Bering Sea

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    • Day 199

      In the Realm of the Golden Dragon

      June 28, Bering Sea ⋅ 🌬 45 °F

      No, we are not in some little-known realm of the world.

      Rather, crossing the International Date Line (IDL) at the 180th parallel makes us members of this mysterious realm. At least, so claims the certificate delivered to our room last night. I’ll have to check if crossing the IDL in the opposite direction, and losing a day in that instance, already put us in this realm on RTW2017.

      Crossing the IDL in an easterly direction means dealing with a little weirdness. Yesterday was the 28th of June. Today is the 28th of June!!! That literally means an 8-day week for us … less the hours we’ve been giving up in order to put ourselves in the same time zone as the Aleutians … coming up in a few days’ time 🤞🏻.

      All this is thanks to the imaginary line that bisects the world into two hemispheres vertically. Obviously, whoever came up with this line concept had no adjustment of electronic devices with which to contend 🤪.

      Eagle eyes will note that the certificate does not show the latitude at which we crossed as 180 degrees. That’s because where we are, the IDL zigs and zags so as not to go through land and split countries between two different days.

      Ahhhh! The vagaries of world travel!
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    • Day 200

      At Sea

      June 29, Bering Sea ⋅ ☁️ 45 °F

      Day 5 of five days at sea.

      Fog and overcast. That’s what we woke up to once again. No rain to speak of, though, And we did see a tiny patch of blue in the sky … for about a minute or two this afternoon when the fog lifted. Now, at just past 11:00p, it is clear to the horizon … though the skies remain overcast.

      I should mention that it has been cold the entire five days we have spent at sea. And at these latitudes, it stays light outside until almost midnight and then stays dark for only a couple of hours.

      Had a very quiet day. It was my intention to just chill … no social engagements … no long meals in dining venues. Even Mui, the social butterfly in our family, joined me in this endeavor … after his morning art class.

      I did venture out briefly late in the afternoon to help answer a few FindPenguins questions for a fellow-blogger. Good thing I did. We were sitting in Baristas and I was giving her some pointers when, out of the corner of my eye, I saw through the window what looked like a whale fin. It was indeed a whale … and it surfaced a couple of times to blow before it out-paced Insignia and disappeared.

      We are in whale-country now. These waters host a variety of whales, including the bowhead, beluga, fin, gray, blue, and humpback. This animal was definitely not a beluga … wrong color. Neither the bowhead nor the gray have dorsal fins, and it seemed too small for a blue. So I’m going to go with the fin or humpback for this sightings. I’ll be keeping an eye out for more of the same.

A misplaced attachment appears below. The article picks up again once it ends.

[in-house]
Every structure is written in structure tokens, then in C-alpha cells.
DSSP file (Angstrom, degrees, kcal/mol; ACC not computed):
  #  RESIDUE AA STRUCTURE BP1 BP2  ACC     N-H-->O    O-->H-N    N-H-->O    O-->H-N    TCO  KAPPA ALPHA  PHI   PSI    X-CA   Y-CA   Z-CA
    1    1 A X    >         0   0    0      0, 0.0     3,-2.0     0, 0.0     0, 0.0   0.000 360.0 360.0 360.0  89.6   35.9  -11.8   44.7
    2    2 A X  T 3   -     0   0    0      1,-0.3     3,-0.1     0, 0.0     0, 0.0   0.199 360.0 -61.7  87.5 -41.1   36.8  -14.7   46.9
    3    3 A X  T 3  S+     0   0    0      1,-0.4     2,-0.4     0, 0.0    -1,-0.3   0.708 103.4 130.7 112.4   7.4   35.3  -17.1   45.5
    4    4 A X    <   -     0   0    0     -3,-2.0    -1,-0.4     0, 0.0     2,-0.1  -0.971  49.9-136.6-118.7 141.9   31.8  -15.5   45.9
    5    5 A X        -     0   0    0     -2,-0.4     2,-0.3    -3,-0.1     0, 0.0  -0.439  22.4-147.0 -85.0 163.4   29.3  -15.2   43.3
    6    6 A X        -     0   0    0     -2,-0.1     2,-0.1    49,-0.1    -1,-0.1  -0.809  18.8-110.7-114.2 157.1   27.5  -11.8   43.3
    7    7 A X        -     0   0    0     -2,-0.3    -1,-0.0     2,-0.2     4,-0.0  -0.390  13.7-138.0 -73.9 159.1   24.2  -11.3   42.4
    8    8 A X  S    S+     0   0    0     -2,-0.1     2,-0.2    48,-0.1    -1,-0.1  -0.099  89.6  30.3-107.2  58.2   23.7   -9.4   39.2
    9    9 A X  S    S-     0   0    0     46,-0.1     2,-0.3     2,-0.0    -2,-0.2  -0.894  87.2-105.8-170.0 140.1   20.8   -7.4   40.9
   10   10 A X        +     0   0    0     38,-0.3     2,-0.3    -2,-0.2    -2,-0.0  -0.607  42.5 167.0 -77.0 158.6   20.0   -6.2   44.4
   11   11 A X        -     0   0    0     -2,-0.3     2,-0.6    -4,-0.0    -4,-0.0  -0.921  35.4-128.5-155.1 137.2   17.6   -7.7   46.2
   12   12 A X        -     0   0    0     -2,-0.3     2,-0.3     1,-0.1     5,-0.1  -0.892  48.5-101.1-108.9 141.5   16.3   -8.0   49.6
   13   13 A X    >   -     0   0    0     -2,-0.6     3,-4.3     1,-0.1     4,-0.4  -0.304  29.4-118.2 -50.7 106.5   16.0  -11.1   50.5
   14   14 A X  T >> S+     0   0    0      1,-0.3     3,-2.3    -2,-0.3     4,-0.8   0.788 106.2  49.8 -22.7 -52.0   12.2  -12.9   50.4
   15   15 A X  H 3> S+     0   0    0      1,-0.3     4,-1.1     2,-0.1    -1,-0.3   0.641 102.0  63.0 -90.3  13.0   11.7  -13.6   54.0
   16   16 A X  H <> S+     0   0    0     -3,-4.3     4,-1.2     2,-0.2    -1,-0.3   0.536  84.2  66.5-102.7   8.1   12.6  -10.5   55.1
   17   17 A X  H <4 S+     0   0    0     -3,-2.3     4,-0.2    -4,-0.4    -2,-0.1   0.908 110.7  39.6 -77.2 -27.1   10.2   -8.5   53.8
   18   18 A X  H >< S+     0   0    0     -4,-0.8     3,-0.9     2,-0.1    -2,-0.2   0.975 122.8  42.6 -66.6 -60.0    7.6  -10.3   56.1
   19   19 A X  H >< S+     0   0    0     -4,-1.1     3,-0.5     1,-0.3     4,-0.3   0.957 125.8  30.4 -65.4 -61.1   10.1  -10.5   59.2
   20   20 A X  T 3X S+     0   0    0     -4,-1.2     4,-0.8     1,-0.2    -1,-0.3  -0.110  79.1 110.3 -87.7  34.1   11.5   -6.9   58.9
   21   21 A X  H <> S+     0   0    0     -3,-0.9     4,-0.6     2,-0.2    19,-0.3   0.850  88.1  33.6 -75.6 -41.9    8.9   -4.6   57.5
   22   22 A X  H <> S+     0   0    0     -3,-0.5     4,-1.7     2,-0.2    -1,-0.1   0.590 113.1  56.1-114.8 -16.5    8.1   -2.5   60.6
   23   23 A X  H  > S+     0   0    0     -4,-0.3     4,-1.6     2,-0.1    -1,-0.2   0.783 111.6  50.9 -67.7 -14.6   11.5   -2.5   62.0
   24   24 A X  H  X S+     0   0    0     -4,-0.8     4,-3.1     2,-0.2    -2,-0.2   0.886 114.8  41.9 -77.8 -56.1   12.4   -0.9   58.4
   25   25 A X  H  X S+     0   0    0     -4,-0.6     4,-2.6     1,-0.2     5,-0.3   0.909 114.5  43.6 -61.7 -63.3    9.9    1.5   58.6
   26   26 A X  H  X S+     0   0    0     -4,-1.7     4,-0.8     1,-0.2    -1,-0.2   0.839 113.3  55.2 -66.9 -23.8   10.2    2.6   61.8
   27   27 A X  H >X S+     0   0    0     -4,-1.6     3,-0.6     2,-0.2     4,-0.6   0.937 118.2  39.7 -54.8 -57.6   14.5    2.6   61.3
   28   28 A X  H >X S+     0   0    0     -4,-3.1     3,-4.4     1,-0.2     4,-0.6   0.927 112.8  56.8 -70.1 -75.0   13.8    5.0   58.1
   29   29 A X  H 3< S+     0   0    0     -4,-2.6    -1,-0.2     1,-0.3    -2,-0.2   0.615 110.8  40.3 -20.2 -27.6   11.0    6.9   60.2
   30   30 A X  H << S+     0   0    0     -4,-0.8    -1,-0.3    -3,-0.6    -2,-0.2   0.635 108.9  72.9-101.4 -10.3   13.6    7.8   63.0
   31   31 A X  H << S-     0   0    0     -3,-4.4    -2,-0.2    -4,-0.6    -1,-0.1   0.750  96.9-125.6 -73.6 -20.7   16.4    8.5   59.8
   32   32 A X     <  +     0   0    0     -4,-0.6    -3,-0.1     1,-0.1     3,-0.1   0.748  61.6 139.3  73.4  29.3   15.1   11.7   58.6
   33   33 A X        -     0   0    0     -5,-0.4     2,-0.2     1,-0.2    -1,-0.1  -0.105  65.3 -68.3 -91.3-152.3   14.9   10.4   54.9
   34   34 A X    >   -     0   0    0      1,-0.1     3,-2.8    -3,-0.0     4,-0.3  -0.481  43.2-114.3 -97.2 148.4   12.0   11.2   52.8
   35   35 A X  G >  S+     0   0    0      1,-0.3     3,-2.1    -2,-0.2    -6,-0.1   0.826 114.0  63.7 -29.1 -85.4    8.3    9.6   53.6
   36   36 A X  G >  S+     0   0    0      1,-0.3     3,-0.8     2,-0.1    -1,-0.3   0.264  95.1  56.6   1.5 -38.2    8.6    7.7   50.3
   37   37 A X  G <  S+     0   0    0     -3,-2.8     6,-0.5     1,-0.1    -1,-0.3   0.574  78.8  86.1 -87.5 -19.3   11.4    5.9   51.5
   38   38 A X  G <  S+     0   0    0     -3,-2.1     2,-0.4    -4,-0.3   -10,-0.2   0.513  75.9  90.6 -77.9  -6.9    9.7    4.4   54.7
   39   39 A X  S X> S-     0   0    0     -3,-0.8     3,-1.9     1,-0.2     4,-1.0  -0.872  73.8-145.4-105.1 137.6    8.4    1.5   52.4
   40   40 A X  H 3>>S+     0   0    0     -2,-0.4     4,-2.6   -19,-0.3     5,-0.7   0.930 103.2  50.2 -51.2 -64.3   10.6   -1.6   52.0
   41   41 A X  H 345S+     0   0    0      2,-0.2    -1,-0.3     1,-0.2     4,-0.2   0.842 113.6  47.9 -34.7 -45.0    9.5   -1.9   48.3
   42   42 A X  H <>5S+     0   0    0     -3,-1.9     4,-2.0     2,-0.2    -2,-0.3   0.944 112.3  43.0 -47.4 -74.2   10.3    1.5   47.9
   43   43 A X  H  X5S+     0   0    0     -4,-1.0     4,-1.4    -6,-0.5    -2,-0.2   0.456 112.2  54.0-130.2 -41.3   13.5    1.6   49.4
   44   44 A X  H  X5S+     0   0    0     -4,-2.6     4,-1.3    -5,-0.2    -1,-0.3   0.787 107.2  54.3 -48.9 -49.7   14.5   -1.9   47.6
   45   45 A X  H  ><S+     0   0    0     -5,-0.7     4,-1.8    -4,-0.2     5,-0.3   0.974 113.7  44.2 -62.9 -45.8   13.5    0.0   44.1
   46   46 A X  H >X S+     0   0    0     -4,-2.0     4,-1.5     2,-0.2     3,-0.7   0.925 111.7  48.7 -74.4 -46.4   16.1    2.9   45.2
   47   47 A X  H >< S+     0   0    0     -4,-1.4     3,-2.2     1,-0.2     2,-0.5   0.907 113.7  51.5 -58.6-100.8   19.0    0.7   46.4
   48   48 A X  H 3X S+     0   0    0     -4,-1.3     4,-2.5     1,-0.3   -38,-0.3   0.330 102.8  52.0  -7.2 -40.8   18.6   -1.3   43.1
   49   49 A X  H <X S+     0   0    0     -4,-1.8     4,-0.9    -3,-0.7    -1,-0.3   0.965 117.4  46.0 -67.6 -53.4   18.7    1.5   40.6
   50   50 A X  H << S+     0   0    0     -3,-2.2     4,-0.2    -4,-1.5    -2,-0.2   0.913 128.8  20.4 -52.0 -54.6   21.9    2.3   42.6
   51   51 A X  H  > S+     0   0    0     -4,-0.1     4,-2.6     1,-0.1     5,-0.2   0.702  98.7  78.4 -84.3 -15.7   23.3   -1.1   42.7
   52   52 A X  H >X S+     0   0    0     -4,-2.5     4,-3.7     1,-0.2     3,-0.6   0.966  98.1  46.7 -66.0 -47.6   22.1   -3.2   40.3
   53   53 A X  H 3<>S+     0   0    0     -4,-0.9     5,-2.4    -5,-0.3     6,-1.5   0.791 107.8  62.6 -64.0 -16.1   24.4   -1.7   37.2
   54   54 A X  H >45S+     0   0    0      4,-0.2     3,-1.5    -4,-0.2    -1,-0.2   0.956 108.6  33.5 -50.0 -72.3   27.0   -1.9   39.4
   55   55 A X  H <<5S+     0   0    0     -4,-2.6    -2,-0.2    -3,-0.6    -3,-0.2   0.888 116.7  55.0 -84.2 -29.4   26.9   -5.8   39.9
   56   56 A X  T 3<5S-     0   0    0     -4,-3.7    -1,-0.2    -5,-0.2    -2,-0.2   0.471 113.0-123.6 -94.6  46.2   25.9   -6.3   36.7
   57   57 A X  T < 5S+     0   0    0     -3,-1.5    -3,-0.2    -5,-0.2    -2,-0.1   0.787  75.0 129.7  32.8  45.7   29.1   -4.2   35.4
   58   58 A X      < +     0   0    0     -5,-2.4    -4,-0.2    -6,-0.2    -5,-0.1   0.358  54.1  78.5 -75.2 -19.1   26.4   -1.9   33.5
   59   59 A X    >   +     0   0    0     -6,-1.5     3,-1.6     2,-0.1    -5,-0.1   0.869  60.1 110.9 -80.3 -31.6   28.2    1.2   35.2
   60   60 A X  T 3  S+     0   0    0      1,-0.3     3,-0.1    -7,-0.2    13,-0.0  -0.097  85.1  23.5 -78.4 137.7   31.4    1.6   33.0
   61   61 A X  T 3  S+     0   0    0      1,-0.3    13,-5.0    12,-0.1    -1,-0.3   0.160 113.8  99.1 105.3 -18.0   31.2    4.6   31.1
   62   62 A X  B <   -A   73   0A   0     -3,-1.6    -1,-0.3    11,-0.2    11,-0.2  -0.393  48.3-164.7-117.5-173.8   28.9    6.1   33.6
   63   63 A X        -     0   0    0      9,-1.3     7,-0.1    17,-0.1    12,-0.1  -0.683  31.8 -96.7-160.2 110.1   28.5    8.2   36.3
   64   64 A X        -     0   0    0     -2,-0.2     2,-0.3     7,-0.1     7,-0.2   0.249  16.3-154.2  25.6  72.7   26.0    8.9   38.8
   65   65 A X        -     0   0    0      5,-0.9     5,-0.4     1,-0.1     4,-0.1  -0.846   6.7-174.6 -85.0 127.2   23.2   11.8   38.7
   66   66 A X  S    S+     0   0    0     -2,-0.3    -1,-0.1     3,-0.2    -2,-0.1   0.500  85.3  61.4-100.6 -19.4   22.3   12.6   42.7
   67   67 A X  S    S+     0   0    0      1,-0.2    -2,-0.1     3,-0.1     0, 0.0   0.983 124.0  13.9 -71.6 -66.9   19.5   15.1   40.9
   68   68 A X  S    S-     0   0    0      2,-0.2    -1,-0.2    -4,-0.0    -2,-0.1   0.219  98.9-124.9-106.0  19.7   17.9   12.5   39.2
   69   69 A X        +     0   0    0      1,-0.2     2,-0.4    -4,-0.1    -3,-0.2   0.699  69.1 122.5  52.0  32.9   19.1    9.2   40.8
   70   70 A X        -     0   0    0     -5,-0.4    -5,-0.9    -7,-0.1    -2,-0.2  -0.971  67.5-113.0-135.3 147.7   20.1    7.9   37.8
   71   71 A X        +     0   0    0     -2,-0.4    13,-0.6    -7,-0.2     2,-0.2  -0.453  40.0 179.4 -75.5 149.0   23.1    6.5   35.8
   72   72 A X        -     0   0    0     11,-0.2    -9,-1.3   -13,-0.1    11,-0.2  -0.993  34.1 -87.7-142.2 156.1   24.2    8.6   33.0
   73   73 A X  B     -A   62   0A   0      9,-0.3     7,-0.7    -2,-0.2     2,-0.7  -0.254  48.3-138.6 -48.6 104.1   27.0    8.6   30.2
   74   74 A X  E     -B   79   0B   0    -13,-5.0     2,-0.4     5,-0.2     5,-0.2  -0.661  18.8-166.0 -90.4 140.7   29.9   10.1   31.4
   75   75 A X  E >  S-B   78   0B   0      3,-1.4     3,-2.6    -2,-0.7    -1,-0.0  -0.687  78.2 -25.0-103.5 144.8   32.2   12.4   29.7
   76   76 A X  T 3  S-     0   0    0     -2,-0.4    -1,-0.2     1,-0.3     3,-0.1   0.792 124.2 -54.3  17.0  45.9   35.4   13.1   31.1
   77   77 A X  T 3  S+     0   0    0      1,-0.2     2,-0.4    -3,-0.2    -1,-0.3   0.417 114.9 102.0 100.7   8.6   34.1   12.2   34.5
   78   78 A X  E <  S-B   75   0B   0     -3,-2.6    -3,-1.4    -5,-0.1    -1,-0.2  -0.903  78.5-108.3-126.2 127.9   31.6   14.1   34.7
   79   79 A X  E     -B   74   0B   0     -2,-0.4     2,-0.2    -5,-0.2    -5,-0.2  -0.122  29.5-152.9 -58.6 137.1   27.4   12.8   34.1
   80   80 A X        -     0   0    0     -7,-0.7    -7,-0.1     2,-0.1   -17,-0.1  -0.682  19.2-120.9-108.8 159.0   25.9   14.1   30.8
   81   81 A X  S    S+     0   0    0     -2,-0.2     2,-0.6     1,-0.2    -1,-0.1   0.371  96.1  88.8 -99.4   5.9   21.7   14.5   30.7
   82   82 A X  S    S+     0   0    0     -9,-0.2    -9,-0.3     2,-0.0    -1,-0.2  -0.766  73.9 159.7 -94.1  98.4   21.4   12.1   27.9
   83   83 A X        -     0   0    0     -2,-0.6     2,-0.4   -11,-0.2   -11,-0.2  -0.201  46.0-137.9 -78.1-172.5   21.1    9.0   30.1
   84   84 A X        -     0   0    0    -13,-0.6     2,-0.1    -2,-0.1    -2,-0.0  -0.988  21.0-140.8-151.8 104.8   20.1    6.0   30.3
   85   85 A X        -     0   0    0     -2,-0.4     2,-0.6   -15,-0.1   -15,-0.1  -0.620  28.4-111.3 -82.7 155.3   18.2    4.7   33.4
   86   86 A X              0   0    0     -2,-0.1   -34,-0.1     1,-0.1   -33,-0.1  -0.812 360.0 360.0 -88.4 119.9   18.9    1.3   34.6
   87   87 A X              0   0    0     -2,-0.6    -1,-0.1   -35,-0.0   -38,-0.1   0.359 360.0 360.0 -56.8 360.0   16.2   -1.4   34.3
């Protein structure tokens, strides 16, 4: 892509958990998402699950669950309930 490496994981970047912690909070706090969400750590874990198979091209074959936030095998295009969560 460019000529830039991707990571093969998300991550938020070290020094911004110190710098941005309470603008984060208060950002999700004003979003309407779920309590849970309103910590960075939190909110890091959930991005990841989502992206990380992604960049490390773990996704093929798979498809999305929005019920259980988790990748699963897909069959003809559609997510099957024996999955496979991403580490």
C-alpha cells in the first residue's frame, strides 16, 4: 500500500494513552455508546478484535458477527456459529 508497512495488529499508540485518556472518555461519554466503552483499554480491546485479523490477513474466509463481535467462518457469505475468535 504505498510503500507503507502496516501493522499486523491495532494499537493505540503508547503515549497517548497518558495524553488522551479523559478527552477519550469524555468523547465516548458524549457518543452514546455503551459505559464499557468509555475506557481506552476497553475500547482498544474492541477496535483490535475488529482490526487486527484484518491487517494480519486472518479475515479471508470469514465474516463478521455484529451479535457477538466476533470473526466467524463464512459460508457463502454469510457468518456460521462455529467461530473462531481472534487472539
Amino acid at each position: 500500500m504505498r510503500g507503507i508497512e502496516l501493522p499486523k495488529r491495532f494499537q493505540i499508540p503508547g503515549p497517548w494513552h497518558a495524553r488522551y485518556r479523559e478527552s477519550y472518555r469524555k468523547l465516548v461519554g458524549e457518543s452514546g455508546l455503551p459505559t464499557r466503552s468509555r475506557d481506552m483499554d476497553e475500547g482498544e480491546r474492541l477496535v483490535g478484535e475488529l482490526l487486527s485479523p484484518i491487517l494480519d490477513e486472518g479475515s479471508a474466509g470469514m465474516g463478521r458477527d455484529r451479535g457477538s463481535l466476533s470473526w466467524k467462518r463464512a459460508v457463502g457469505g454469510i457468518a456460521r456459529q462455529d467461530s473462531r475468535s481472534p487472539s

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    • Day 8

      Atka Island to Dutch Harbour

      September 20, Bering Sea ⋅ ⛅ 10 °C

      Wir haben den Sturm gut überstanden und weiter geht’s nach Dutch Harbour… ganz schön wild draußen, zum Abend soll es noch stärker werden… es ist auf jeden Fall faszinierend, aber auf Dauer auch etwas anstrengend 😅Read more

    • Day 3

      A day at sea

      July 24, 2022, Bering Sea ⋅ ☁️ 7 °C

      A day at sea as we sail to our first stop at St Matthew’s Island, roughly 300 miles south west of Nome. During lunch we thought we could see St Lawrence Island on the horizon, otherwise has just been sea. Very smooth voyage so far, the sea has been totally flat although the forecast is for the wind to get up this evening and create a few waves. Otherwise some admin things to do, have collected our boots to wear when we use the small zodiac boots the use and spent time booking excursions for the days ahead. Everything is done using the Hurtigruten app, booking the excursions was reasonably straightforward, the limited spaces one initially we wanted didn’t confirm immediately, but a visit to the expedition desk quickly confirmed it. Meals is a bit variable the restaurant booking confirms, but some have disappeared from our bookings list! We now always make a manual note of our reservation time. The last 2 photos were taken from the cabin balcony, the first was taken at midnight the second at 06:00 in the morningRead more

    • Day 161

      Aomori, Japan